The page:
What the heck is going on with Valentine and the Marlins?

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The only thing we know for sure is that Edwin Rodriguez is still the manager of the Marlins. Which, given what I said the other day about the whole Puerto Rico thing, is nice.  Otherwise: pure chaos.

As Drew chronicled last night in a series of updates that reflects just how wacky the situation is down in Miami, Bobby Valentine is no longer being considered for the Marlins’ job. Probably, anyway.  Late last night Ken Rosenthal reported what everyone else is saying — the deal is off — but added one little tidbit: the dispute between Valentine and the club was apparently not about money. Rather, it was about “philosophy.”

That could mean anything. As Rosenthal notes, there appears to be some dissent between Loria and team president David Samson, the latter of which is not a Valentine fan. It could also have to do with timing and the leaks of his impending hiring and any number of things. Loria is apparently nuts and Valentine has never been accused of being some kind of ego-free zen master, so it could have broken down over the backdrop for the press conference for all we know.

What we do know, however, is that the Marlins are a train wreck at the moment. Rosenthal sums it up the best: “At best, the Marlins are confused. At worst, they are in turmoil. Either
way, they are an embarrassment.”  He also calls Loria a “low-rent George Steinbrenner.” That made me laugh, but I don’t think you can divorce Steinbrenner’s, um, colorful nature from his high-rent ways. He thought he could — and often did — buy whatever he wanted. That’s pretty much what characterized everything he did and what made him the unique phenomenon that he was, for good and for bad.  Loria, on the other hand, is just a jerk and a cheapskate and those are really a dime a dozen.

But back to the Marlins: who would possibly want that job now?

Sean Manaea pitches first no-hitter of 2018

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Athletics southpaw Sean Manaea delivered his first career no-hitter against the Red Sox in a decisive 3-0 victory on Saturday night. Any thought of a perfect game was banished in the first at-bat, when Mookie Betts drew a leadoff six-pitch walk to open the first inning. From there, Manaea was nearly flawless, holding the Sox to four total baserunners and striking out 10 of 30 batters faced — a career record.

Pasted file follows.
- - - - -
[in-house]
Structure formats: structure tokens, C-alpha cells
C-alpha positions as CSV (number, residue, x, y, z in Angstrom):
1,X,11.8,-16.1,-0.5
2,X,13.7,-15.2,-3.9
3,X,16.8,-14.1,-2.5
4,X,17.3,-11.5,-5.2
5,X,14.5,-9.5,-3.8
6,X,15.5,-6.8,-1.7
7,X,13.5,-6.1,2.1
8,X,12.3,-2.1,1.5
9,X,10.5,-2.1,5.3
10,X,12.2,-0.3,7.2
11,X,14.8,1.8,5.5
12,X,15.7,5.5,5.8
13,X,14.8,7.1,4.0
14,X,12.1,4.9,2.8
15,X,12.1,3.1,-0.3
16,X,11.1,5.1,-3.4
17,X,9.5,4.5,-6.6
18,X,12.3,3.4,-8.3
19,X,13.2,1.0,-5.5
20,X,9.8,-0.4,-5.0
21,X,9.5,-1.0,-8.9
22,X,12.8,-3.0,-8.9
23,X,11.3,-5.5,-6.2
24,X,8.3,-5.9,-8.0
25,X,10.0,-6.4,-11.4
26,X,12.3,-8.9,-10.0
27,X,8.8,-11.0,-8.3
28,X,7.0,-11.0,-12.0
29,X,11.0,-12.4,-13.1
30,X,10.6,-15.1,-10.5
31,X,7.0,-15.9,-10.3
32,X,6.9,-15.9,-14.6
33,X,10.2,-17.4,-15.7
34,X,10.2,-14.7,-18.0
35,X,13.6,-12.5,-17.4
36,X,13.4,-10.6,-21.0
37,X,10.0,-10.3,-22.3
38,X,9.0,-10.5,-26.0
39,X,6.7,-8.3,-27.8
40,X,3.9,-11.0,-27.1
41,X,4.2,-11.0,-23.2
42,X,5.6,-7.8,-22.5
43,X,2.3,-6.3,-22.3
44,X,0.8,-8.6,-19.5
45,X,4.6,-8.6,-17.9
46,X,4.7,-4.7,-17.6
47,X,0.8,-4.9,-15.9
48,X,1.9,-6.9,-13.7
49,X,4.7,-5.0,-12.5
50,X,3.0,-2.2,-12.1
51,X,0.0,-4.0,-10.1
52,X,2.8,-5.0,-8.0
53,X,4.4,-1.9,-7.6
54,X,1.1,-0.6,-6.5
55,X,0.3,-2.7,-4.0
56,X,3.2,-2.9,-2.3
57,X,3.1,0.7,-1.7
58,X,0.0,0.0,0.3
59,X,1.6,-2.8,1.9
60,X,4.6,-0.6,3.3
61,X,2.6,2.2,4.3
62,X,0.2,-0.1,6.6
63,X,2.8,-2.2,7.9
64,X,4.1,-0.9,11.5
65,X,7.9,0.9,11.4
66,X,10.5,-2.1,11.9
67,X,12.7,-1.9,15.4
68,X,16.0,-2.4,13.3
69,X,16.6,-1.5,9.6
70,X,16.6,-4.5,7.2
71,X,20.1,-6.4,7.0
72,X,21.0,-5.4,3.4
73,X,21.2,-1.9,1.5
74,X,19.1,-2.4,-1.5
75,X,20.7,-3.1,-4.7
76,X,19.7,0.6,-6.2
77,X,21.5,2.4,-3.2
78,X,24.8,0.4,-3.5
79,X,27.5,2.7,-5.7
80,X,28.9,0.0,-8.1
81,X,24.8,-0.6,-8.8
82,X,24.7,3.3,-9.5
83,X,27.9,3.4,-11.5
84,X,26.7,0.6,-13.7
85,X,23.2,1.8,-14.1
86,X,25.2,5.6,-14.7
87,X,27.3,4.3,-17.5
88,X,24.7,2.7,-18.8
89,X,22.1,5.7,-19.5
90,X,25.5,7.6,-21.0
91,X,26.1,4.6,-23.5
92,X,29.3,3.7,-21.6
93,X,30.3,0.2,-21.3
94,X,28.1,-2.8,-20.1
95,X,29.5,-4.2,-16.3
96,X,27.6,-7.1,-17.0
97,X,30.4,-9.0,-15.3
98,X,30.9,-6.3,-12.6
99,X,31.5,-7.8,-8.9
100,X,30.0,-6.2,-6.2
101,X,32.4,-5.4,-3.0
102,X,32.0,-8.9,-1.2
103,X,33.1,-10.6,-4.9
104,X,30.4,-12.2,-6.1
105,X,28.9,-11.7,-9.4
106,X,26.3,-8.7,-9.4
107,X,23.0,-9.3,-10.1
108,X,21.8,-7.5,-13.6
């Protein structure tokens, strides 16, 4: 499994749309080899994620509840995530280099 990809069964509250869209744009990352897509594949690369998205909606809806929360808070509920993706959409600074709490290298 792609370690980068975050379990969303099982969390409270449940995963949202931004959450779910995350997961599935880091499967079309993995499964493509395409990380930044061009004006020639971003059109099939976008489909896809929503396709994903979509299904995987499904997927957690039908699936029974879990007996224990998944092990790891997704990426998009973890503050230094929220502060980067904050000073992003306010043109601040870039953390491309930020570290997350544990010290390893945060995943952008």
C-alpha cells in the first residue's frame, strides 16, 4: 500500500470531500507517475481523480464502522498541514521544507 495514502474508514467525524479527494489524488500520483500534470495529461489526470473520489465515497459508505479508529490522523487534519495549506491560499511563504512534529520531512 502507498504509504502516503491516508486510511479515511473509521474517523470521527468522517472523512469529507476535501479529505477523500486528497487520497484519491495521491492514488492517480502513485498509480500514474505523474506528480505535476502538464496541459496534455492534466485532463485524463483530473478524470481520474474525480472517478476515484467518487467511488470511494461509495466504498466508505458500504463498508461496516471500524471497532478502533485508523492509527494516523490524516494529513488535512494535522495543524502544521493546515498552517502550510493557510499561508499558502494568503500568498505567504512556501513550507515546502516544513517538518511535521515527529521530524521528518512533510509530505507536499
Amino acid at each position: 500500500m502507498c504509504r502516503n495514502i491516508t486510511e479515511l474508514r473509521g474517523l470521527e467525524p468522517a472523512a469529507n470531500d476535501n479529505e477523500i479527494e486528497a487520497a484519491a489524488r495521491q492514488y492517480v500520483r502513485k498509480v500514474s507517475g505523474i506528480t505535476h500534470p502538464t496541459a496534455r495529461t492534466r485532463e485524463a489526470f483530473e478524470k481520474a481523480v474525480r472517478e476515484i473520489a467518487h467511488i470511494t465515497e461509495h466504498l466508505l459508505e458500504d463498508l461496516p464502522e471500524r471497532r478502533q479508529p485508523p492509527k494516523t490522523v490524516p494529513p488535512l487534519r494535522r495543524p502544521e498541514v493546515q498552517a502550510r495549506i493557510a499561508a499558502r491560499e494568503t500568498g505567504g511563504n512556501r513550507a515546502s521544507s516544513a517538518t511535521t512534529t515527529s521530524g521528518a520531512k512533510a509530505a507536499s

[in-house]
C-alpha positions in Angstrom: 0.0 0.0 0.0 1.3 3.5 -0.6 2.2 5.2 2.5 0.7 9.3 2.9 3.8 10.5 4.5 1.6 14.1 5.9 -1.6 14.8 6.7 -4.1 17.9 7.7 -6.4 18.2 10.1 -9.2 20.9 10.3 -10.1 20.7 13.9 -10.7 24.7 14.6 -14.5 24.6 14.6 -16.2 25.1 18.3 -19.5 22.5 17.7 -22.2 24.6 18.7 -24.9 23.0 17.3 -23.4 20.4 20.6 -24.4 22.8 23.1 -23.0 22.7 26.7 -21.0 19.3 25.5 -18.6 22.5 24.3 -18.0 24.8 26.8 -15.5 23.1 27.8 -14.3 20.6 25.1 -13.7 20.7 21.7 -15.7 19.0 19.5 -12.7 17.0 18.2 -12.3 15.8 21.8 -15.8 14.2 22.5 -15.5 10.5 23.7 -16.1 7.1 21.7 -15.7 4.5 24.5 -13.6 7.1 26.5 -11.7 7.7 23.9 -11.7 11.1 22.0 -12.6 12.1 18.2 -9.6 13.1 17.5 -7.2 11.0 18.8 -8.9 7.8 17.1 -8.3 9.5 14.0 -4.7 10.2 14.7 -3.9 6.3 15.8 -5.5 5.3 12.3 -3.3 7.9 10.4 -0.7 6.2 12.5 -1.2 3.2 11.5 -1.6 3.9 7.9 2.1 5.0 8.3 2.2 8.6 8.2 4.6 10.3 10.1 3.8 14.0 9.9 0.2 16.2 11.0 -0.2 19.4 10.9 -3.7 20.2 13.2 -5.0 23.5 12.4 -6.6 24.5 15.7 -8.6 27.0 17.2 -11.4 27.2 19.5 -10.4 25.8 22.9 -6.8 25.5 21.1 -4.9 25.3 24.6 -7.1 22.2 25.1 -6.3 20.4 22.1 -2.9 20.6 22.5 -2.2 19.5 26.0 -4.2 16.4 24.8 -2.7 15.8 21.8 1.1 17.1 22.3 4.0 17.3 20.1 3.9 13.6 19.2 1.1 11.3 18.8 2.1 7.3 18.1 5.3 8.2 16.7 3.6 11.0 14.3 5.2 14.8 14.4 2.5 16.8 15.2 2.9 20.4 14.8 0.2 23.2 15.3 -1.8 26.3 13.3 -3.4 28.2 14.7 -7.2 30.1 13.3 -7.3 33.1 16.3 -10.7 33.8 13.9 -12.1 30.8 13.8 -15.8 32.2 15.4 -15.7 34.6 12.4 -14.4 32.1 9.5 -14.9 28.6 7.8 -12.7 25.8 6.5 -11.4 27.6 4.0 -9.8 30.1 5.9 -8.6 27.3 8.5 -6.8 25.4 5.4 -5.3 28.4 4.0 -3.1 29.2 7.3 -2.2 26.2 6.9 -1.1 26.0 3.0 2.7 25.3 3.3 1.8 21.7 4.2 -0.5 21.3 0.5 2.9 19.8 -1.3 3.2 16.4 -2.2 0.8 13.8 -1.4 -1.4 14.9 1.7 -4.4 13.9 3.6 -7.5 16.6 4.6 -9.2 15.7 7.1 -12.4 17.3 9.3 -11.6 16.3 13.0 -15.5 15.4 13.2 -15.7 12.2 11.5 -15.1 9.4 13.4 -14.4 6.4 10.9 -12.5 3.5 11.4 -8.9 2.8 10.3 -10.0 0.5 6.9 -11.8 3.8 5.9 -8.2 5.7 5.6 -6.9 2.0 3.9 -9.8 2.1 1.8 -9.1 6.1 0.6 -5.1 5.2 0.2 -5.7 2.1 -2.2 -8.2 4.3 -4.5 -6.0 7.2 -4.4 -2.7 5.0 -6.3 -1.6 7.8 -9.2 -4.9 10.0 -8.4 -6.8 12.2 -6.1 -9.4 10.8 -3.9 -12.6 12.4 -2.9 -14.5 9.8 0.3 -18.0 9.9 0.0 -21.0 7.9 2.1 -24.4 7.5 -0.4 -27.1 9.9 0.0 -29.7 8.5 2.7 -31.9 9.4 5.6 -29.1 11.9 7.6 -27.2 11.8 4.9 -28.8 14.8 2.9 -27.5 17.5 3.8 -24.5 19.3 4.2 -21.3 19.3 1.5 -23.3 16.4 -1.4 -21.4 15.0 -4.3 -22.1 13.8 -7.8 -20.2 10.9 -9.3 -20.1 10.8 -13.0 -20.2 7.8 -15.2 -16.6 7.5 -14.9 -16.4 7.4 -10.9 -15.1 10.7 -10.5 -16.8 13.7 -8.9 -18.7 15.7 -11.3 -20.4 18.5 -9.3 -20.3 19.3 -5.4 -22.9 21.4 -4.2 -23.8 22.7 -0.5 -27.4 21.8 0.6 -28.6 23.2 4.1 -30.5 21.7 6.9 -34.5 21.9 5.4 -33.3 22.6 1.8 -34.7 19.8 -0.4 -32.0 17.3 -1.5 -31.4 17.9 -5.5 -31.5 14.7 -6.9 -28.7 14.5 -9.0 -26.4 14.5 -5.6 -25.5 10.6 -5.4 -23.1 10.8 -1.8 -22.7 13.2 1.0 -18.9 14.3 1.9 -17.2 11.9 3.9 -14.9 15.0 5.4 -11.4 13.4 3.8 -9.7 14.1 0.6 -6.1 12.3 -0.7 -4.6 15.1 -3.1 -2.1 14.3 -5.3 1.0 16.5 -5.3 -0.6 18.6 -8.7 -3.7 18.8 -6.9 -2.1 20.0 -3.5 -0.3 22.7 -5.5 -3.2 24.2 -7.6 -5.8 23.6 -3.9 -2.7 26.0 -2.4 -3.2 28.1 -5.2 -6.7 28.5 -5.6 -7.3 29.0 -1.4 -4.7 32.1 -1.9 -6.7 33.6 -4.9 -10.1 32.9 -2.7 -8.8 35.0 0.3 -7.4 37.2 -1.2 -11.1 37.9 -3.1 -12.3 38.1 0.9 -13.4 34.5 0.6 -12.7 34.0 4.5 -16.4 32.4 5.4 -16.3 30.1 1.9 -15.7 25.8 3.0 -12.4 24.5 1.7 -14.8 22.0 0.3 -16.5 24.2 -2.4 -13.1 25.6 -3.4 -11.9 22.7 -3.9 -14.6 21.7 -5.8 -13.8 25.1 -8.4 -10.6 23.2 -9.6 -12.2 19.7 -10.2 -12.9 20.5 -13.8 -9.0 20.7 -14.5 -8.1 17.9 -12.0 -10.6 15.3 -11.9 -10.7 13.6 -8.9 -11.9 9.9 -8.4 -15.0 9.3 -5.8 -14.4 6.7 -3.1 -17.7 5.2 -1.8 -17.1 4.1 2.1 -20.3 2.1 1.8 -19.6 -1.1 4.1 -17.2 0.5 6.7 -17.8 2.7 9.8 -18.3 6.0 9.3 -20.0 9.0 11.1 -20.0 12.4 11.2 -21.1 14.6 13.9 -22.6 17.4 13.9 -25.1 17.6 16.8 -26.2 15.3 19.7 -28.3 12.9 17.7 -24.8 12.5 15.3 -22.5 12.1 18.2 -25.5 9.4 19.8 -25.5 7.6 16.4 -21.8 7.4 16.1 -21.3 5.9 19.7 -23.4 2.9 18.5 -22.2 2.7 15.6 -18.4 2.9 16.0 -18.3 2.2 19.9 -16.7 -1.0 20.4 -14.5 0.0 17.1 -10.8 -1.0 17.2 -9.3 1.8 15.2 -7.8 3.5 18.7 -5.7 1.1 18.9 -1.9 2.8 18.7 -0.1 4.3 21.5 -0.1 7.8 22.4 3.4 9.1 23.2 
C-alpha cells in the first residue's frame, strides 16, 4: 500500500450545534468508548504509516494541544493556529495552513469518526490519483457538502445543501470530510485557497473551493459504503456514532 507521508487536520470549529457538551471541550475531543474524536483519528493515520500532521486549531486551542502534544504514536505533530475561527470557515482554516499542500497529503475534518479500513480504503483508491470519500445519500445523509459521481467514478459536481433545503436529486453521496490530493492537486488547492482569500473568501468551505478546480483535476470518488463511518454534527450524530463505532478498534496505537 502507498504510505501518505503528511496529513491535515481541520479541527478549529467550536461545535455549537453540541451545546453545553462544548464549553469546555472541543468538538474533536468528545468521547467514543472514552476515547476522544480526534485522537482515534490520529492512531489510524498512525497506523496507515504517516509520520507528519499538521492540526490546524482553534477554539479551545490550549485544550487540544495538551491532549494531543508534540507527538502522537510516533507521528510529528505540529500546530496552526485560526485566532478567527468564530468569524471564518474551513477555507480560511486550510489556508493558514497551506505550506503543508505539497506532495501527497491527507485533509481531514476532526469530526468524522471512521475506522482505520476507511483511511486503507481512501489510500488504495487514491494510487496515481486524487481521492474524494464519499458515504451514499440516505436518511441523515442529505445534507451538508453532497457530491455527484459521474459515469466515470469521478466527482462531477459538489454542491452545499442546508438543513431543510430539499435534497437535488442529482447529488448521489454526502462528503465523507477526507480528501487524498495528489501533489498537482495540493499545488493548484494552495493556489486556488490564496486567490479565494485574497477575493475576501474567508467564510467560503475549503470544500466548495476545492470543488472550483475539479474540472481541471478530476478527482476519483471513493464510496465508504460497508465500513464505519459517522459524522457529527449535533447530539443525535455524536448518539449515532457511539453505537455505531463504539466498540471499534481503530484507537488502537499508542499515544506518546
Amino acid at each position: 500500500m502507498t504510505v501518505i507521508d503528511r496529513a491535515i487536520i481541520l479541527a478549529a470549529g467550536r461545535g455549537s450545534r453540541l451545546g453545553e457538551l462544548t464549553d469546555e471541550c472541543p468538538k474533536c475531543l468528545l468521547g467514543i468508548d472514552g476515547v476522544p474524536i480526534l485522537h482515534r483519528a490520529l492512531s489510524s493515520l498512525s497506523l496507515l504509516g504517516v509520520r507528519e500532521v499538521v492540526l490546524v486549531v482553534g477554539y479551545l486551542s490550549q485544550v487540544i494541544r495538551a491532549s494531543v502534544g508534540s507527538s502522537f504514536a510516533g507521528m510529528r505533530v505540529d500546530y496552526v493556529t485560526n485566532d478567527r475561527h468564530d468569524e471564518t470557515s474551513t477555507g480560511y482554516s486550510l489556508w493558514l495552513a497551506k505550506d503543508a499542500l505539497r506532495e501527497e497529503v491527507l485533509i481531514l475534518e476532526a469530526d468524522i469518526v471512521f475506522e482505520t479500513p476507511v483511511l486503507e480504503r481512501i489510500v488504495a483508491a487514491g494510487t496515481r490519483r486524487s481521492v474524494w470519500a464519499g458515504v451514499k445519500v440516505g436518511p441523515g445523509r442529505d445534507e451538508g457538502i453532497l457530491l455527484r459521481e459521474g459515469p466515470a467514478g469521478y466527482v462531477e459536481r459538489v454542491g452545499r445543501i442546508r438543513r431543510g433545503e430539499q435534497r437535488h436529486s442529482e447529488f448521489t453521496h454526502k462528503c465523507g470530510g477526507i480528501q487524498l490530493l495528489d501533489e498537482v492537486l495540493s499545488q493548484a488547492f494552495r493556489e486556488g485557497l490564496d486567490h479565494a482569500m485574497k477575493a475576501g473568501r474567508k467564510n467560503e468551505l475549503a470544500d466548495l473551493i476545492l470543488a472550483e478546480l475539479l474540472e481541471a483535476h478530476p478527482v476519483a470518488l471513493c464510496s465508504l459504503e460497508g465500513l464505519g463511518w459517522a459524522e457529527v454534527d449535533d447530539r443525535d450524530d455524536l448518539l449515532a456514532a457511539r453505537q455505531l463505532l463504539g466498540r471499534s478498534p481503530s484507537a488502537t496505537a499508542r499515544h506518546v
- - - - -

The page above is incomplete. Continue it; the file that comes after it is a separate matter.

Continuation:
Manaea was gifted a three-run lead thanks to RBI doubles from Jed Lowrie and Stephen Piscotty and Marcus Semien‘s solo shot off of Chris Sale in the fifth inning. While the Red Sox managed to draw two walks off of Manaea, they didn’t come anywhere close to plating a run. Andrew Benintendi tried to break up the no-no in the sixth inning with an infield hit down the first base line, but strayed out of bounds and later saw his hit reversed on a call of batter interference.

Entering the ninth inning, the 26-year-old lefty was sitting at just 95 pitches through eight frames of no-hit ball. He quickly deposed Blake Swihart and Mookie Betts with a groundout and fly out, then walked Benintendi on seven pitches. Any threat the Red Sox might have posed was soon eliminated, however, as Hanley Ramirez ground into a force out to complete the no-hitter.

Manaea is the first A’s pitcher to toss a no-no since Dallas Braden’s perfect game against the Rays eight years ago. The last time the Red Sox were on the losing end of a no-hitter was also against an AL West rival, when the Mariners’ Chris Bosio clinched a 2-0 no-no on April 22, 1993. Manaea’s feat is even more outstanding given how dominant the Red Sox have looked this season: prior to Saturday’s defeat, they boasted a 17-2 record and had yet to be shut out during the regular season.